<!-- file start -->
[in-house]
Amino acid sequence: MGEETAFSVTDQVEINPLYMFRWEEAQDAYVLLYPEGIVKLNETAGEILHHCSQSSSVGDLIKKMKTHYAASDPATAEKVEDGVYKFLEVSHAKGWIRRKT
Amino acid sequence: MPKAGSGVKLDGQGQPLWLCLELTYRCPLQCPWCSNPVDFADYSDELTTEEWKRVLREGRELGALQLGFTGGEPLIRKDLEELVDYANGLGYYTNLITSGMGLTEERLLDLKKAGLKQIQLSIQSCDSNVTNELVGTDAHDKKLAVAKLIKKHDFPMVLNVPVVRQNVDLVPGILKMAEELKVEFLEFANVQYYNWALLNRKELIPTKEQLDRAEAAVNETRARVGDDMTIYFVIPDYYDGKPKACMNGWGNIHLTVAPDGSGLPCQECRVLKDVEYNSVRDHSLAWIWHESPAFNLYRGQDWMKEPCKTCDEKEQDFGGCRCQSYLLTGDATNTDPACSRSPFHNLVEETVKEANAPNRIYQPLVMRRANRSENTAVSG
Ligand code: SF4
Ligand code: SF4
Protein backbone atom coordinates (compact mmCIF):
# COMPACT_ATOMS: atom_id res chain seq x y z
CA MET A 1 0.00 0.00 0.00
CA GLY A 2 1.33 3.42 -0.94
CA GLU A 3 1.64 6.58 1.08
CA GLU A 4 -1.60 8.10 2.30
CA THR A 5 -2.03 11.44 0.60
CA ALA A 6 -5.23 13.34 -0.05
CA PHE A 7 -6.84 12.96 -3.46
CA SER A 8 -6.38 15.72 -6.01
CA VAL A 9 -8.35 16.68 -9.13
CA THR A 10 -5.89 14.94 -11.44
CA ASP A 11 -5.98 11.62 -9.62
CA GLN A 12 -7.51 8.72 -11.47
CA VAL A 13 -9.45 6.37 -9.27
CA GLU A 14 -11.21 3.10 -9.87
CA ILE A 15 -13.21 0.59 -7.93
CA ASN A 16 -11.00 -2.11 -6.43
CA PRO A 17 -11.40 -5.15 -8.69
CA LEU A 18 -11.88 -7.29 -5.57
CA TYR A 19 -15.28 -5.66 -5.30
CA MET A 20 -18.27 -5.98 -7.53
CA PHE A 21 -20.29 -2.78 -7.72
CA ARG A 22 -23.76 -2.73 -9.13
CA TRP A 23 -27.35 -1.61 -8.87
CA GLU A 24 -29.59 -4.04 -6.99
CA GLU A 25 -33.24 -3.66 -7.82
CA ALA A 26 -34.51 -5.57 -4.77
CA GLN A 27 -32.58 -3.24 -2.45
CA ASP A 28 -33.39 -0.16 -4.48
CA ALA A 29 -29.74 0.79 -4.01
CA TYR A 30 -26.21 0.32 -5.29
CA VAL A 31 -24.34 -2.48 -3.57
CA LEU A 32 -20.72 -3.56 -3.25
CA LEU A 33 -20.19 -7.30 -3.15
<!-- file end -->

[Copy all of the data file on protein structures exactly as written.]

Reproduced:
[in-house]
Amino acid sequence: MGEETAFSVTDQVEINPLYMFRWEEAQDAYVLLYPEGIVKLNETAGEILHHCSQSSSVGDLIKKMKTHYAASDPATAEKVEDGVYKFLEVSHAKGWIRRKT
Amino acid sequence: MPKAGSGVKLDGQGQPLWLCLELTYRCPLQCPWCSNPVDFADYSDELTTEEWKRVLREGRELGALQLGFTGGEPLIRKDLEELVDYANGLGYYTNLITSGMGLTEERLLDLKKAGLKQIQLSIQSCDSNVTNELVGTDAHDKKLAVAKLIKKHDFPMVLNVPVVRQNVDLVPGILKMAEELKVEFLEFANVQYYNWALLNRKELIPTKEQLDRAEAAVNETRARVGDDMTIYFVIPDYYDGKPKACMNGWGNIHLTVAPDGSGLPCQECRVLKDVEYNSVRDHSLAWIWHESPAFNLYRGQDWMKEPCKTCDEKEQDFGGCRCQSYLLTGDATNTDPACSRSPFHNLVEETVKEANAPNRIYQPLVMRRANRSENTAVSG
Ligand code: SF4
Ligand code: SF4
Protein backbone atom coordinates (compact mmCIF):
# COMPACT_ATOMS: atom_id res chain seq x y z
CA MET A 1 0.00 0.00 0.00
CA GLY A 2 1.33 3.42 -0.94
CA GLU A 3 1.64 6.58 1.08
CA GLU A 4 -1.60 8.10 2.30
CA THR A 5 -2.03 11.44 0.60
CA ALA A 6 -5.23 13.34 -0.05
CA PHE A 7 -6.84 12.96 -3.46
CA SER A 8 -6.38 15.72 -6.01
CA VAL A 9 -8.35 16.68 -9.13
CA THR A 10 -5.89 14.94 -11.44
CA ASP A 11 -5.98 11.62 -9.62
CA GLN A 12 -7.51 8.72 -11.47
CA VAL A 13 -9.45 6.37 -9.27
CA GLU A 14 -11.21 3.10 -9.87
CA ILE A 15 -13.21 0.59 -7.93
CA ASN A 16 -11.00 -2.11 -6.43
CA PRO A 17 -11.40 -5.15 -8.69
CA LEU A 18 -11.88 -7.29 -5.57
CA TYR A 19 -15.28 -5.66 -5.30
CA MET A 20 -18.27 -5.98 -7.53
CA PHE A 21 -20.29 -2.78 -7.72
CA ARG A 22 -23.76 -2.73 -9.13
CA TRP A 23 -27.35 -1.61 -8.87
CA GLU A 24 -29.59 -4.04 -6.99
CA GLU A 25 -33.24 -3.66 -7.82
CA ALA A 26 -34.51 -5.57 -4.77
CA GLN A 27 -32.58 -3.24 -2.45
CA ASP A 28 -33.39 -0.16 -4.48
CA ALA A 29 -29.74 0.79 -4.01
CA TYR A 30 -26.21 0.32 -5.29
CA VAL A 31 -24.34 -2.48 -3.57
CA LEU A 32 -20.72 -3.56 -3.25
CA LEU A 33 -20.19 -7.30 -3.15